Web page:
Adam: And for me, I grew up in LA. I've been going to Coachella since high school, so I've been going for years and years. And growing up in LA, it's the only major city around besides like San Diego. So going was like traveling to Mecca. It's like the biggest arts and music festival there is and right near the musical capital out in LA. And it's actually insane to be out here playing. I met my band met 3 years ago today [at Coachella]. I got a little Facebook Notification literally today. I'm gonna share it and write some cute little post. But, it's amazing 3 years later what happened with us just randomly meeting. You just never know what's gonna happen. Coachella's just magic.


Bat For Lashes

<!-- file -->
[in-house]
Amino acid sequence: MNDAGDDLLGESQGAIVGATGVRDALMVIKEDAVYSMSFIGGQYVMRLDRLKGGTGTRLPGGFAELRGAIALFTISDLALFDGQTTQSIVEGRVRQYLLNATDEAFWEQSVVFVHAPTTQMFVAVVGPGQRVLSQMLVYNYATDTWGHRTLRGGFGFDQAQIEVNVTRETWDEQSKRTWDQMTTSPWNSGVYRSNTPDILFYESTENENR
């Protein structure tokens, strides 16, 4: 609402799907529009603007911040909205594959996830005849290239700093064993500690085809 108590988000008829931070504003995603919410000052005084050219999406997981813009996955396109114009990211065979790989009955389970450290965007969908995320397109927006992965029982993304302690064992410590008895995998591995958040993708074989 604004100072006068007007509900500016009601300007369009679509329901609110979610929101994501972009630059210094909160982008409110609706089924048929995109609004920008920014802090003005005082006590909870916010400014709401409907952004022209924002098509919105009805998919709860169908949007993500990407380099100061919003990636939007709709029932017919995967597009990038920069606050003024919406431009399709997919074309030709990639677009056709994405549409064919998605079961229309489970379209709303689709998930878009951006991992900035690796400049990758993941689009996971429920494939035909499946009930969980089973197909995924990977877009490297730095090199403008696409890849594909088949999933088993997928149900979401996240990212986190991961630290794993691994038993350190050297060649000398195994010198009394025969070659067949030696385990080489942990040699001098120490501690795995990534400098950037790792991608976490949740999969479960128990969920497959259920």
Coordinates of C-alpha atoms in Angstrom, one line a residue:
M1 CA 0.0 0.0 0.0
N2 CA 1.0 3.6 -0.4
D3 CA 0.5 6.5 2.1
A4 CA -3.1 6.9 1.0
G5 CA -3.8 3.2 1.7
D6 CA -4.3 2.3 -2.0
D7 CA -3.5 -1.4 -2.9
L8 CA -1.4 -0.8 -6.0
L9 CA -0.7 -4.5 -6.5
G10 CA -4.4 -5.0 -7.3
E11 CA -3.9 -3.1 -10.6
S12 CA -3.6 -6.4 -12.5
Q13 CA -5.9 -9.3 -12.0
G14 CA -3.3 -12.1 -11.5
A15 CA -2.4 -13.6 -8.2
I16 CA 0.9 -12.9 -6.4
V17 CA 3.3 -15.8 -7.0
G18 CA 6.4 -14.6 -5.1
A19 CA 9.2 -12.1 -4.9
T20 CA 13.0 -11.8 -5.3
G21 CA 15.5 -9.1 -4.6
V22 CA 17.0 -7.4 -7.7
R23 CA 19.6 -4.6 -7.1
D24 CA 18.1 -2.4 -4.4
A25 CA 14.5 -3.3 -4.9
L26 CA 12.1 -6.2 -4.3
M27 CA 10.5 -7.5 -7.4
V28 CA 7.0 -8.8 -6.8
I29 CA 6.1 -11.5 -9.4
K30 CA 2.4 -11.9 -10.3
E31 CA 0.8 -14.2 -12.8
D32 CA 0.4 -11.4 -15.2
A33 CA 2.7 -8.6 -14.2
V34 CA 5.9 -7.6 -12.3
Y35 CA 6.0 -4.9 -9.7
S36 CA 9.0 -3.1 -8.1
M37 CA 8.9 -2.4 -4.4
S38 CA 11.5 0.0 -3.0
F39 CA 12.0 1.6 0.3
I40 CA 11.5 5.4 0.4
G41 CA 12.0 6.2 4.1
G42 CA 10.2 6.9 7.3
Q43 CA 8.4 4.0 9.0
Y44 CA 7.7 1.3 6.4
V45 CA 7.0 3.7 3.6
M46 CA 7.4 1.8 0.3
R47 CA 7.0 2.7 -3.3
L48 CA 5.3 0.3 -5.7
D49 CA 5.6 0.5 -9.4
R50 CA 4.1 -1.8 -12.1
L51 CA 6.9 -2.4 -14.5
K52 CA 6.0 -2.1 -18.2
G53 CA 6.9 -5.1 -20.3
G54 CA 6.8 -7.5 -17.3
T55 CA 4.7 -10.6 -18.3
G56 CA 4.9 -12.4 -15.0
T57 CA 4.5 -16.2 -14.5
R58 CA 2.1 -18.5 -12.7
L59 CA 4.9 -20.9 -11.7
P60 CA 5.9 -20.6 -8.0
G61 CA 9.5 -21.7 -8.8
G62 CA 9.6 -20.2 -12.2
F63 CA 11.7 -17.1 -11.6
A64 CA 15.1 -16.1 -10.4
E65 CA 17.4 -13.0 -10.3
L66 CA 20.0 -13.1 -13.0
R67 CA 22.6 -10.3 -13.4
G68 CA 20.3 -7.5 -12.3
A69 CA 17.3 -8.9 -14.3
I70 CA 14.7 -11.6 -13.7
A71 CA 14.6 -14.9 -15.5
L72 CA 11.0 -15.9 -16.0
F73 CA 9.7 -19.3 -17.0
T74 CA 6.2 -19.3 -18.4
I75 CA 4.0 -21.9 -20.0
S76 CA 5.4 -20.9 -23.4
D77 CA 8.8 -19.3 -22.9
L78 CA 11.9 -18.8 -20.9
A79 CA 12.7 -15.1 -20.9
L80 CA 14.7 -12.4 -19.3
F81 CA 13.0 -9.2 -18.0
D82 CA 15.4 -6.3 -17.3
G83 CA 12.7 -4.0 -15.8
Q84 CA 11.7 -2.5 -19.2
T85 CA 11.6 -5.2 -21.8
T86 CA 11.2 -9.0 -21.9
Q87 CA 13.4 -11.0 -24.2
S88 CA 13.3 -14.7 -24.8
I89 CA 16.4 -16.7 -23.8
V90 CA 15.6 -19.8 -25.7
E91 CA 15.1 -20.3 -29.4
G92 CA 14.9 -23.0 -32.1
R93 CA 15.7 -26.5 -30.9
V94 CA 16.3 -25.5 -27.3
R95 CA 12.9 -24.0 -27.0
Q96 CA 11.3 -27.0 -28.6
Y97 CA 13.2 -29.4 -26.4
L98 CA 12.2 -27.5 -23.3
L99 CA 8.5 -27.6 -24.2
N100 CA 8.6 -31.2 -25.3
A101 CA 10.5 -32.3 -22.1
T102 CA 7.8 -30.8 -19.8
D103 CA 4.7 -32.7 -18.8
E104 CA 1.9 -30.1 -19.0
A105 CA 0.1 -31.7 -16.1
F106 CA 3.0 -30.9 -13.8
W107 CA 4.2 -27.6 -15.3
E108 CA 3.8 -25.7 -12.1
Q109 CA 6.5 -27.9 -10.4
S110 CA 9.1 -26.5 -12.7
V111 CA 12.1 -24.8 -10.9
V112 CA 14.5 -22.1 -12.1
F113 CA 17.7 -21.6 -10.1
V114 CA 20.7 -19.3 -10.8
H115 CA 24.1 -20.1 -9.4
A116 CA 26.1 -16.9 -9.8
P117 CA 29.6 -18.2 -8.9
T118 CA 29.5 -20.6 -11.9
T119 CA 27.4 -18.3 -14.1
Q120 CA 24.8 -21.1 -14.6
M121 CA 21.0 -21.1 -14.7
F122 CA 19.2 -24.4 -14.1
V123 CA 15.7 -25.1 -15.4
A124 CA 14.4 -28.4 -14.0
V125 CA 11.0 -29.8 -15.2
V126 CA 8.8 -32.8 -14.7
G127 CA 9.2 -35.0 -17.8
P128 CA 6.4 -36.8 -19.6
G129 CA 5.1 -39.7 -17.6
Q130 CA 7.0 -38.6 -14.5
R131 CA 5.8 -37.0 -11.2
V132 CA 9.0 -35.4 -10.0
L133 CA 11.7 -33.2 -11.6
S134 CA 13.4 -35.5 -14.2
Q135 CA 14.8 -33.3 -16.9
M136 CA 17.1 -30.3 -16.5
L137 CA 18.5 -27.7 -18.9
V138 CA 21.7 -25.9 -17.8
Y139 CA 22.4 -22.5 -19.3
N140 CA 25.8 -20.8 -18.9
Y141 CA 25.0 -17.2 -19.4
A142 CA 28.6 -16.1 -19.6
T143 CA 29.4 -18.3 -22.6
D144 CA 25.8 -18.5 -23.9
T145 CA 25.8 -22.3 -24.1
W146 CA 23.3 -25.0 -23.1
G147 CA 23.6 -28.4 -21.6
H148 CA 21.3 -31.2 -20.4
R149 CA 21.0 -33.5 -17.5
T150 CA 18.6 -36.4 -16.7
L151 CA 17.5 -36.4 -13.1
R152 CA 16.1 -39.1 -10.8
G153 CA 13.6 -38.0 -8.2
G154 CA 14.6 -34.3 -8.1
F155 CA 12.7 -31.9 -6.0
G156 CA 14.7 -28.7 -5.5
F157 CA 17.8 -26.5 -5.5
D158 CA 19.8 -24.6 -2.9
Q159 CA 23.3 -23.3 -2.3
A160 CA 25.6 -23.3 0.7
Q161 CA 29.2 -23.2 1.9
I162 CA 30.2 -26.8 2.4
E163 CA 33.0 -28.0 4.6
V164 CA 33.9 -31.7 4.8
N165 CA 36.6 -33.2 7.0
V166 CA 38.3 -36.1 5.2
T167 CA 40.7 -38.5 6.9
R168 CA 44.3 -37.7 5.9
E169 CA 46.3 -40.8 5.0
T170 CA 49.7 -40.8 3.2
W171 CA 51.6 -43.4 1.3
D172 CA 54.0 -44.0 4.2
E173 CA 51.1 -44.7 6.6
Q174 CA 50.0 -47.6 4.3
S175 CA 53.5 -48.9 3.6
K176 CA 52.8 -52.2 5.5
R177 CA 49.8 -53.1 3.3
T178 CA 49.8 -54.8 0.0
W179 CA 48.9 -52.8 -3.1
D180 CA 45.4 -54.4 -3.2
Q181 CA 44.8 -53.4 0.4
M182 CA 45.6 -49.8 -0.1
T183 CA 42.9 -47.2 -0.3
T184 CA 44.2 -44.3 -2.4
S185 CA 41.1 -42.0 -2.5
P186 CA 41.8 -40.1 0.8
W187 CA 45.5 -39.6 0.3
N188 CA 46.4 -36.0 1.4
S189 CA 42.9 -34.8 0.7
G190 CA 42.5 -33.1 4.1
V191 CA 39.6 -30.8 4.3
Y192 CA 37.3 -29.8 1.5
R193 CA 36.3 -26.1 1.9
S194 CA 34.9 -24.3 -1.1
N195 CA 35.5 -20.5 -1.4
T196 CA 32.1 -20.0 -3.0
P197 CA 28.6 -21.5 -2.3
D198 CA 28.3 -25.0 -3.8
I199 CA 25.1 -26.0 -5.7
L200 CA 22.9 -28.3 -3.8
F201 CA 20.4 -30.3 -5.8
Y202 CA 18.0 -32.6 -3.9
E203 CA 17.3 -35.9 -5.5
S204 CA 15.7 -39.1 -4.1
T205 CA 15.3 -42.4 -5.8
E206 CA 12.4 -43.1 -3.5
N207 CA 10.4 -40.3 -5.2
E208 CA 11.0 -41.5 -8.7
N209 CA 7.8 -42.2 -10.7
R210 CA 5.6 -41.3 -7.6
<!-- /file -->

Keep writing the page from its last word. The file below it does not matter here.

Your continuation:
You're a multi-instrumentalist and you meld together so many various genres. How is to come to Coachella and perform amongst such a variety of acts?

It's hard. It's very different than England. But it's great. This time we're gonna play a little selection off the new album so there's a little twisted bridal theme that's gonna happen on stage. And then we're gonna play some of the more upbeat songs of old. This is my fourth record so it's nice to get to play kind of an eclectic range of stuff.


Algiers


I would say you're one of the more unique acts that are on the bill. Coachella has kind of veered more towards the electronic side of things, but your set added a heaviness and a bit of an experimental rock vibe, with a little bit of soul influence in there as well. What's it like to bring your own personal sound to Coachella and perform for an audience who may not have heard of you before?